Dear Supporters and friends,
The start of the academic year has been a busy one for me with lots of teaching and organizational work, but also a visit to the Fifth International Symposium on Childhood and Adolescent Non-Hodgkin Lymphoma. This exciting meeting is held every three years and this year I was an invited member of the International Scientific Organizing Committee and a session chair. There were many themes presented and discussed at the meeting but some key topics emerged on multiple occasions. One of these is the issue we now face with deciding how to improve the treatment of children with NHL. As we know, for most forms of childhood NHL the cure rates are relatively high ranging from 70-90% dependent on the type of cancer; whilst being a fantastic achievement in itself we will not accept anything less than 100% cure rates. However, another goal is to reduce the long-term side effects suffered by children treated with current chemotherapy regimens. One way to achieve this is to develop biomarkers that might predict how a child will respond to therapy. Biomarkers are laboratory tests that can be performed on blood or bone marrow specimens that can indicate whether a cancer has spread or is aggressive. These can be used to classify the children into risk categories – low, intermediate and high; high-risk children might then continue to receive intensive chemotherapy (with its side-effects) whilst low risk children might be considered for reduced chemotherapy with fewer sideeffects. These possibilities were discussed at length during the meeting, which brings together scientists, clinicians, students and other healthcare professionals providing a multi-disciplinary approach. In the meantime, recruitment to the B-NHL rituximab trial is on-going and we are currently planning our involvement in a second Europe-wide trial that will hopefully start next year. I wish you all (dare I say it this early!) a happy and safe festive season and all the best for 2016.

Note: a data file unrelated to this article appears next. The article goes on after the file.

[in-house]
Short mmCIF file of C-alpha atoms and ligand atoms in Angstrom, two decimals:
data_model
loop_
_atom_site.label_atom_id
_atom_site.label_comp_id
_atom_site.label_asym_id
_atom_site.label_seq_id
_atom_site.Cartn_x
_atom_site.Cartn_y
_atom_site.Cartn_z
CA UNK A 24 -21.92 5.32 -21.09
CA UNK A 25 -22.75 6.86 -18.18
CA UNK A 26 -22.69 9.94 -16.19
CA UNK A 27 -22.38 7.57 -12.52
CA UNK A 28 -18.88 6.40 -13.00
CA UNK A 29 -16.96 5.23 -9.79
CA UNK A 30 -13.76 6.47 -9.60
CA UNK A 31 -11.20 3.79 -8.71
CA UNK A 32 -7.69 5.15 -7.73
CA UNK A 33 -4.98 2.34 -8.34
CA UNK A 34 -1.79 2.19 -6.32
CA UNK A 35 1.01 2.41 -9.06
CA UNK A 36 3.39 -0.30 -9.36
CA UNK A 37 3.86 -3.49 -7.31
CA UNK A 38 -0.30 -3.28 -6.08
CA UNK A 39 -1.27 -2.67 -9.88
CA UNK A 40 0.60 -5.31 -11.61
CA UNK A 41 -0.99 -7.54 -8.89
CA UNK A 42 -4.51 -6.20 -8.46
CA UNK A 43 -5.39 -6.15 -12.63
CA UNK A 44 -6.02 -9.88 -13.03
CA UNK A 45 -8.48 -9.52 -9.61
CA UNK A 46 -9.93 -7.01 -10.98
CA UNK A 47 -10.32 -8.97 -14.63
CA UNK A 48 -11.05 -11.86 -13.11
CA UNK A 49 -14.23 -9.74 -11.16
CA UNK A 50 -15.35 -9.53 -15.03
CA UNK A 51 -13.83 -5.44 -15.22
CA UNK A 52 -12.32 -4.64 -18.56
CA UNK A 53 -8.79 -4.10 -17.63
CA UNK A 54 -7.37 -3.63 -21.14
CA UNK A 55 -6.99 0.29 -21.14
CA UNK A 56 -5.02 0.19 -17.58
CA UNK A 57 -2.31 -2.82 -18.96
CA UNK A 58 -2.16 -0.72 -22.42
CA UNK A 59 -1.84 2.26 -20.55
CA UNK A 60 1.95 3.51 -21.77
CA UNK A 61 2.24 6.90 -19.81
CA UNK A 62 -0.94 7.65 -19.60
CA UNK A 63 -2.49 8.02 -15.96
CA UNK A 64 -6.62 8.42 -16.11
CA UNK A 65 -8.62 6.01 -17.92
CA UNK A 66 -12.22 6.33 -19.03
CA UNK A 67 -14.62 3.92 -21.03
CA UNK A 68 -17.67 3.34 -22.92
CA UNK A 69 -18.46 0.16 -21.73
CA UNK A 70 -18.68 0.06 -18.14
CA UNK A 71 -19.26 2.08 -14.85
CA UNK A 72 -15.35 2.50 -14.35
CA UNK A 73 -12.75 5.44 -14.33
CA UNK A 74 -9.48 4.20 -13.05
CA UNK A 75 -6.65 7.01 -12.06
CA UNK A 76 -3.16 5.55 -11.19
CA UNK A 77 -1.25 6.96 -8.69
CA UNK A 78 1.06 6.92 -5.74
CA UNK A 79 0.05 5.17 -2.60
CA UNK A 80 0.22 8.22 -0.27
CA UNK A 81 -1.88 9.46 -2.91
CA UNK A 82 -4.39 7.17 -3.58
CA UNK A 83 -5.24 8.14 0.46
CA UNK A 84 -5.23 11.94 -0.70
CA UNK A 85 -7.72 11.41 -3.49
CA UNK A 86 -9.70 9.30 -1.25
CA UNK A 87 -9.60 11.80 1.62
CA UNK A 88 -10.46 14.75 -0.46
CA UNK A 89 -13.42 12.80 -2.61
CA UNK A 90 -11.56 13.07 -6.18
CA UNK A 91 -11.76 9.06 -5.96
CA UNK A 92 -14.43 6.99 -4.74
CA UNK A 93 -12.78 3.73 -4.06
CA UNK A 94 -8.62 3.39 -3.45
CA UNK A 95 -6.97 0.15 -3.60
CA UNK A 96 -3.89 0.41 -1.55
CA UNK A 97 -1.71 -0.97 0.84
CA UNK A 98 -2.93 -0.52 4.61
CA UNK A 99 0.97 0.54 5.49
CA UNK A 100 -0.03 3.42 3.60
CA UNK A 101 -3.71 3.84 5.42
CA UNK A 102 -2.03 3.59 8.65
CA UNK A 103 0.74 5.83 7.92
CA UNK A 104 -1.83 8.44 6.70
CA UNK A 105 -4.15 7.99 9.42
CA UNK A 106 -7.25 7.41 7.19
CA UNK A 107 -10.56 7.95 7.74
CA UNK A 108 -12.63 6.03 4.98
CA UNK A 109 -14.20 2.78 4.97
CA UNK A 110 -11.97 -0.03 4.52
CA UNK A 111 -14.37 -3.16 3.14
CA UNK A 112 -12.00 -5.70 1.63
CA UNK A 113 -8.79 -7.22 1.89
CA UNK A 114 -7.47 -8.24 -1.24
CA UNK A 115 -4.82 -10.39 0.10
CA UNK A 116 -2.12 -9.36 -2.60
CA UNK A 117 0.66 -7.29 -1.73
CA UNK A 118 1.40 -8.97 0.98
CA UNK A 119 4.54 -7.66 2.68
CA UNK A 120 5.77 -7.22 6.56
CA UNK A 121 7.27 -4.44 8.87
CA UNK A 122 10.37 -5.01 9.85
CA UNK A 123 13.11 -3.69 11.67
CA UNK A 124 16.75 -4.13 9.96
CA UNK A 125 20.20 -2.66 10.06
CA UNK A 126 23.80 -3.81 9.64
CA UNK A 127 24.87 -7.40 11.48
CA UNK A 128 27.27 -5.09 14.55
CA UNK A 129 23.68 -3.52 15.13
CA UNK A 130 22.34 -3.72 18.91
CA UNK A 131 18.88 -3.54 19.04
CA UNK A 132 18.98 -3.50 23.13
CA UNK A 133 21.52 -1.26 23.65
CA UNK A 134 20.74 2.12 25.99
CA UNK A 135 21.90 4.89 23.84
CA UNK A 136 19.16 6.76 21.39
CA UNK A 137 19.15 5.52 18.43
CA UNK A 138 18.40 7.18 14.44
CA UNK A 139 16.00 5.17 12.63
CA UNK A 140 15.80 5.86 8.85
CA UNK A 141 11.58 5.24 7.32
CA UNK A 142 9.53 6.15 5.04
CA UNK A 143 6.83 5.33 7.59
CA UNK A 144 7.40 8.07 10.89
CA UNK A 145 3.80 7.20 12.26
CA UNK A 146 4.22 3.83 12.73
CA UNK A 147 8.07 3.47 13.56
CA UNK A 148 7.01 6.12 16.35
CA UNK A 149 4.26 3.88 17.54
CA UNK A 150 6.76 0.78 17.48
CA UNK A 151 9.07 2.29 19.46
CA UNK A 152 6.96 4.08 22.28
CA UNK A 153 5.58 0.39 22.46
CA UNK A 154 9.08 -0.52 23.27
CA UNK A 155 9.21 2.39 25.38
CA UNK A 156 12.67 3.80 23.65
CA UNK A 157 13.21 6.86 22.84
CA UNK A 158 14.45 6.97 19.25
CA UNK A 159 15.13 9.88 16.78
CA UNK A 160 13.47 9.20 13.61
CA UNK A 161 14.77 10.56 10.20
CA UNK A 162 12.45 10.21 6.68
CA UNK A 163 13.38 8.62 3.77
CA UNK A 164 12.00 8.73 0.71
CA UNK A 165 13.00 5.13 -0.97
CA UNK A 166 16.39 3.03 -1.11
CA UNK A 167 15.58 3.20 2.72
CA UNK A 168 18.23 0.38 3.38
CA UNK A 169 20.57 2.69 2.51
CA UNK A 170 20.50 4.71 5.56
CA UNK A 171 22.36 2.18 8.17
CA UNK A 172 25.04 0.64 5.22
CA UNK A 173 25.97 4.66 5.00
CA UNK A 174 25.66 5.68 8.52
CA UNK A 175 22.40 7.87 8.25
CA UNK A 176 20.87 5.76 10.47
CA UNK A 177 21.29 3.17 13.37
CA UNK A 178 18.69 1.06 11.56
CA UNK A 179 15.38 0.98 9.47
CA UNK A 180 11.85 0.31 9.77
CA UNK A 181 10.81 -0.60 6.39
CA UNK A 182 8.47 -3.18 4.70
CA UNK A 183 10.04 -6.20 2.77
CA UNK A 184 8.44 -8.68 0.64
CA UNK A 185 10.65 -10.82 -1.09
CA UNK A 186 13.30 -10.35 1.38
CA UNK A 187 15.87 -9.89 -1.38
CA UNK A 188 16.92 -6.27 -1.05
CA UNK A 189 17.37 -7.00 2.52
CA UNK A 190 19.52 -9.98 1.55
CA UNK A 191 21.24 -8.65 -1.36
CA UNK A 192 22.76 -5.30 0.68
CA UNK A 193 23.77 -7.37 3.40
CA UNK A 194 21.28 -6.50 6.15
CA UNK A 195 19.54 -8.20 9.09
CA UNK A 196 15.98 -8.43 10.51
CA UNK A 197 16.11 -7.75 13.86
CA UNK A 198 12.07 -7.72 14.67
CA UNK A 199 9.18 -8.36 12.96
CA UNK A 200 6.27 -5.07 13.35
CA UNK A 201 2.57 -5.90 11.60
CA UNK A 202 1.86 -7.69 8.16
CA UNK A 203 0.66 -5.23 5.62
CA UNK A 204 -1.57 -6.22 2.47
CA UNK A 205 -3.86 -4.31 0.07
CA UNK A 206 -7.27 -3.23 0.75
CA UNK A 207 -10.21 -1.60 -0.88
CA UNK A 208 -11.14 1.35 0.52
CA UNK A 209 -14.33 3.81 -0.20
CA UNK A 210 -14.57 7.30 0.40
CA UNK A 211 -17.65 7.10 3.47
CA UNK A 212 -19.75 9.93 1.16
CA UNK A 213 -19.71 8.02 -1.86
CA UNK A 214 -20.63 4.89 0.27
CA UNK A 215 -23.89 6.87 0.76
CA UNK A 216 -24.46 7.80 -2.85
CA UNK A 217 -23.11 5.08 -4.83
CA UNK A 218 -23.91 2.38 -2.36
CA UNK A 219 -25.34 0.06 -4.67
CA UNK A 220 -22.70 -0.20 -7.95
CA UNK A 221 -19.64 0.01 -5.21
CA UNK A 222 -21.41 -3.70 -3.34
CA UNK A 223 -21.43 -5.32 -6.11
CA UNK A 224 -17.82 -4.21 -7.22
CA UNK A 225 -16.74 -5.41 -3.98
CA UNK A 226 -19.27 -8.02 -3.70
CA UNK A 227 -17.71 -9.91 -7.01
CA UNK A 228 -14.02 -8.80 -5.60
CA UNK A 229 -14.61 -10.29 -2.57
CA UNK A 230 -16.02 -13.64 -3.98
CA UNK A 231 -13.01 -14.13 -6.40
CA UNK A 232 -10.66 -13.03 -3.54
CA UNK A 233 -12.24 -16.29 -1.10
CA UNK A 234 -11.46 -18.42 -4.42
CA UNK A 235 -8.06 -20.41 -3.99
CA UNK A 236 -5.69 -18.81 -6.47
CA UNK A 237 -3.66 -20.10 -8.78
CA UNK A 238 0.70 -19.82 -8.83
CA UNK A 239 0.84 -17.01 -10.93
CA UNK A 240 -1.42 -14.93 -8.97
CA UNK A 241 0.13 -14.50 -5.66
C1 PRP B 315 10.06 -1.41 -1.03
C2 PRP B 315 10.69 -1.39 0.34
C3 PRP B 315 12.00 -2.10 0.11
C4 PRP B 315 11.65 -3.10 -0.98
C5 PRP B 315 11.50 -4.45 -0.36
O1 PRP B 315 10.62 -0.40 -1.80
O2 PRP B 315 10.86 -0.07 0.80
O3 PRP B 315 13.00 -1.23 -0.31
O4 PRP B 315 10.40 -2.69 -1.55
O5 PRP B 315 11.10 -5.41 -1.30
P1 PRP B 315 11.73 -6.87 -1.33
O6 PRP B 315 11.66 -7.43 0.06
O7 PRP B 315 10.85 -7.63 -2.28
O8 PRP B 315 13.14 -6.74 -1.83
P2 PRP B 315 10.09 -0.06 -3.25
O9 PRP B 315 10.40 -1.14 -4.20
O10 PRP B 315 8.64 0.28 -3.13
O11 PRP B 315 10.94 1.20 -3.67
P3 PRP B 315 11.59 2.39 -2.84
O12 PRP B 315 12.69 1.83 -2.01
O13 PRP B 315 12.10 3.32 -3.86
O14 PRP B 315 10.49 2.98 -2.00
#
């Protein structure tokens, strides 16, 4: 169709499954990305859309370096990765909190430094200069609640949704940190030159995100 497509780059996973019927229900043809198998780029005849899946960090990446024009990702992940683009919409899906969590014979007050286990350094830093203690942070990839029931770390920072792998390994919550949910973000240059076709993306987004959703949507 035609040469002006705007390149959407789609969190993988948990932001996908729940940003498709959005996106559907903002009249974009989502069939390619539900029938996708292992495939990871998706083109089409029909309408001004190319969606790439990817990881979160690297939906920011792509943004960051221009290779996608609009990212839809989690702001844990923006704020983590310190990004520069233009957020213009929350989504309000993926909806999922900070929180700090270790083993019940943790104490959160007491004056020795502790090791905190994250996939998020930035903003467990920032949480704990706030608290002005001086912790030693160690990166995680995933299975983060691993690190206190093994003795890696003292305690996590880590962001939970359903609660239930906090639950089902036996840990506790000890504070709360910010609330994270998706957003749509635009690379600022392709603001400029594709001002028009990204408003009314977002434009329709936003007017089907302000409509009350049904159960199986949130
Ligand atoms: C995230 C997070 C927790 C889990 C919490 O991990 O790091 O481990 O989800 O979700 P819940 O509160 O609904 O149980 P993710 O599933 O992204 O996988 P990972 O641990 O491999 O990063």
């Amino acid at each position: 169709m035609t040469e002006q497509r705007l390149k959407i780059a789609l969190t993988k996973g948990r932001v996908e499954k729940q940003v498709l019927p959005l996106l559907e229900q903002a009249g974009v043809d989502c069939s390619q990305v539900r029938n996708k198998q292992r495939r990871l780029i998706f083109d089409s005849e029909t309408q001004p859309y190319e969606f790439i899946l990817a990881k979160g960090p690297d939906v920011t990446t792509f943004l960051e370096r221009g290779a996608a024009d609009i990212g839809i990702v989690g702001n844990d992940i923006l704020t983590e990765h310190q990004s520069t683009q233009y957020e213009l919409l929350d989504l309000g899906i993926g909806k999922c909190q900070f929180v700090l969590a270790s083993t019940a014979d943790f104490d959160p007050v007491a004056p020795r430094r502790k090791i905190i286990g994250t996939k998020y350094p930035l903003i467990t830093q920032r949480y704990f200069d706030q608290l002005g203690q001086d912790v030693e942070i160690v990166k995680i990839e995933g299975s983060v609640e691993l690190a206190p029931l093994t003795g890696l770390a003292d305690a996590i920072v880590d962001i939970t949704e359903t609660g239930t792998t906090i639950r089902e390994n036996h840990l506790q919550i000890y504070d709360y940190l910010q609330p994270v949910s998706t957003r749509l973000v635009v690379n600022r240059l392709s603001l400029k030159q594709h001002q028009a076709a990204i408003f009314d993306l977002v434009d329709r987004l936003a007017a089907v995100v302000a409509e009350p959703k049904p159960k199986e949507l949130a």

Kind Regards

Dr Suzanne D. Turner PhD Leukaemia and Lymphoma Research Bennett Fellow


Work in the lab is going well. Presently I am working on genetic sequencing of Non-Hodgkin Lymphoma patient samples. This means we read the genetic information of the tumour at the minutest detail. From this information we hope to decipher the different mutations present in the tumours particular I will look for mutations present at very low frequencies which may highlight clones responsible for disease progression and relapse. In addition to active lab work, keeping up-to-date with advancements in the field is a very important aspect of research and last month I was lucky enough to attend the Fifth International Symposium on Childhood, Adolescent and Young Adult Non-Hodgkin Lymphoma. As Suzanne has mentioned the conference schedule was packed with fascinating talks on Non-Hodgkin Lymphoma in children and provided lots of interesting ideas to help with my research. Some of the most interesting were focused on improving treatment strategies for B cell Non-Hodgkin Lymphoma. These talks described studies involving small-molecule inhibitors such as Ibrutinib and monoclonal antibodies such as Rituximab which are both drug types‟ specifically targeting B cells. Reducing the use of highly toxic chemotherapy drugs in patients, by introducing these more targeted therapies, could greatly decrease morbidity and may help improve retrieval rates following relapse. Hearing from many medical doctors who are bringing these research advancements to the clinic to help patients was both fascinating and motivating.

Thank you for the continuing support.


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